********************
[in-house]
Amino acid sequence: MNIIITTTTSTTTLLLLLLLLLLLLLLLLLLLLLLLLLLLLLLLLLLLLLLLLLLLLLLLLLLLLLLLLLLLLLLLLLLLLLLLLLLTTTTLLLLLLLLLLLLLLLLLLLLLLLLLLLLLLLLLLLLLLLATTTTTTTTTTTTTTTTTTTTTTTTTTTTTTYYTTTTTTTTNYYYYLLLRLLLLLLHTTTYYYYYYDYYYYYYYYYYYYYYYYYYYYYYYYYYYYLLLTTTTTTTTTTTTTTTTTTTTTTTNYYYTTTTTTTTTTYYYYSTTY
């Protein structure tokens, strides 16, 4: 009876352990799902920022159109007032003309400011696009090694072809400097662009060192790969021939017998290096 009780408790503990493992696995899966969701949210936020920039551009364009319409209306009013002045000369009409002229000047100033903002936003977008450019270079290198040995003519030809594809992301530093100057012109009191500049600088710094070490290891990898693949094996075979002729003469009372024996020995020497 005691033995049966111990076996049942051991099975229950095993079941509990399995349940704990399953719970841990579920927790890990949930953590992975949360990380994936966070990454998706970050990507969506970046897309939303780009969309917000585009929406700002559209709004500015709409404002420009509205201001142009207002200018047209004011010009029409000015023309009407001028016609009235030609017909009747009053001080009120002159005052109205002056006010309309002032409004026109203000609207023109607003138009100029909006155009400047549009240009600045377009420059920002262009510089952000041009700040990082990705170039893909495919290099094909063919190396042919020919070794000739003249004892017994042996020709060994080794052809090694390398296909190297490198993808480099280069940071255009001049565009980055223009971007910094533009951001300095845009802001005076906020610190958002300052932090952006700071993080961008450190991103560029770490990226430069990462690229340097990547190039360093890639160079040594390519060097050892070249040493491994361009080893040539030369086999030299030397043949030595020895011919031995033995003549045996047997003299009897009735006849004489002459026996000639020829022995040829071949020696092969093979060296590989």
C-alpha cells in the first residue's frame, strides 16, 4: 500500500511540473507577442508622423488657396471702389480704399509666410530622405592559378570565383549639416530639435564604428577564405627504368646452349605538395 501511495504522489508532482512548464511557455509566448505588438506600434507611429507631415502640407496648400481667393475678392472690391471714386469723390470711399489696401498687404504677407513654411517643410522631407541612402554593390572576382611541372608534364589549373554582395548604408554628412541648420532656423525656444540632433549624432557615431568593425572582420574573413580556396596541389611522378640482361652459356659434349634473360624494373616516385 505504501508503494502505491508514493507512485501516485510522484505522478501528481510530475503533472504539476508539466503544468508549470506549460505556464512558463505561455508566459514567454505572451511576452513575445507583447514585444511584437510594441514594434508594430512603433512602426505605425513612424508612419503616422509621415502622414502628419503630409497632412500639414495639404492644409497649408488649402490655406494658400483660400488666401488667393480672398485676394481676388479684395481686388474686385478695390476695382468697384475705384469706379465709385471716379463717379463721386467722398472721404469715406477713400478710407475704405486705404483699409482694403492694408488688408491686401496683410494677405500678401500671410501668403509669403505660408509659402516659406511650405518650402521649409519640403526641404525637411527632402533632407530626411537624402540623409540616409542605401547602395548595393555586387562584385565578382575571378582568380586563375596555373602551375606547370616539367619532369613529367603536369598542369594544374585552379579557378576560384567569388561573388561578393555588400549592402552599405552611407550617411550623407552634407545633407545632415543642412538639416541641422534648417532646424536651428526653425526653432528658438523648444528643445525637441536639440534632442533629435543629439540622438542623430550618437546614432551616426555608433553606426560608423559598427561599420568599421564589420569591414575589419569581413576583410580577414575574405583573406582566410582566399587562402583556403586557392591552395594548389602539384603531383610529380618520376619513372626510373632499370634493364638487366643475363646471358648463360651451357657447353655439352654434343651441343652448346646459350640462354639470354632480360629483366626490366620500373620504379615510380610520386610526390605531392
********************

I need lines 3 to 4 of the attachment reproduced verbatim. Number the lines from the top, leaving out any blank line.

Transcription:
């Protein structure tokens, strides 16, 4: 009876352990799902920022159109007032003309400011696009090694072809400097662009060192790969021939017998290096 009780408790503990493992696995899966969701949210936020920039551009364009319409209306009013002045000369009409002229000047100033903002936003977008450019270079290198040995003519030809594809992301530093100057012109009191500049600088710094070490290891990898693949094996075979002729003469009372024996020995020497 005691033995049966111990076996049942051991099975229950095993079941509990399995349940704990399953719970841990579920927790890990949930953590992975949360990380994936966070990454998706970050990507969506970046897309939303780009969309917000585009929406700002559209709004500015709409404002420009509205201001142009207002200018047209004011010009029409000015023309009407001028016609009235030609017909009747009053001080009120002159005052109205002056006010309309002032409004026109203000609207023109607003138009100029909006155009400047549009240009600045377009420059920002262009510089952000041009700040990082990705170039893909495919290099094909063919190396042919020919070794000739003249004892017994042996020709060994080794052809090694390398296909190297490198993808480099280069940071255009001049565009980055223009971007910094533009951001300095845009802001005076906020610190958002300052932090952006700071993080961008450190991103560029770490990226430069990462690229340097990547190039360093890639160079040594390519060097050892070249040493491994361009080893040539030369086999030299030397043949030595020895011919031995033995003549045996047997003299009897009735006849004489002459026996000639020829022995040829071949020696092969093979060296590989």
C-alpha cells in the first residue's frame, strides 16, 4: 500500500511540473507577442508622423488657396471702389480704399509666410530622405592559378570565383549639416530639435564604428577564405627504368646452349605538395 501511495504522489508532482512548464511557455509566448505588438506600434507611429507631415502640407496648400481667393475678392472690391471714386469723390470711399489696401498687404504677407513654411517643410522631407541612402554593390572576382611541372608534364589549373554582395548604408554628412541648420532656423525656444540632433549624432557615431568593425572582420574573413580556396596541389611522378640482361652459356659434349634473360624494373616516385 505504501508503494502505491508514493507512485501516485510522484505522478501528481510530475503533472504539476508539466503544468508549470506549460505556464512558463505561455508566459514567454505572451511576452513575445507583447514585444511584437510594441514594434508594430512603433512602426505605425513612424508612419503616422509621415502622414502628419503630409497632412500639414495639404492644409497649408488649402490655406494658400483660400488666401488667393480672398485676394481676388479684395481686388474686385478695390476695382468697384475705384469706379465709385471716379463717379463721386467722398472721404469715406477713400478710407475704405486705404483699409482694403492694408488688408491686401496683410494677405500678401500671410501668403509669403505660408509659402516659406511650405518650402521649409519640403526641404525637411527632402533632407530626411537624402540623409540616409542605401547602395548595393555586387562584385565578382575571378582568380586563375596555373602551375606547370616539367619532369613529367603536369598542369594544374585552379579557378576560384567569388561573388561578393555588400549592402552599405552611407550617411550623407552634407545633407545632415543642412538639416541641422534648417532646424536651428526653425526653432528658438523648444528643445525637441536639440534632442533629435543629439540622438542623430550618437546614432551616426555608433553606426560608423559598427561599420568599421564589420569591414575589419569581413576583410580577414575574405583573406582566410582566399587562402583556403586557392591552395594548389602539384603531383610529380618520376619513372626510373632499370634493364638487366643475363646471358648463360651451357657447353655439352654434343651441343652448346646459350640462354639470354632480360629483366626490366620500373620504379615510380610520386610526390605531392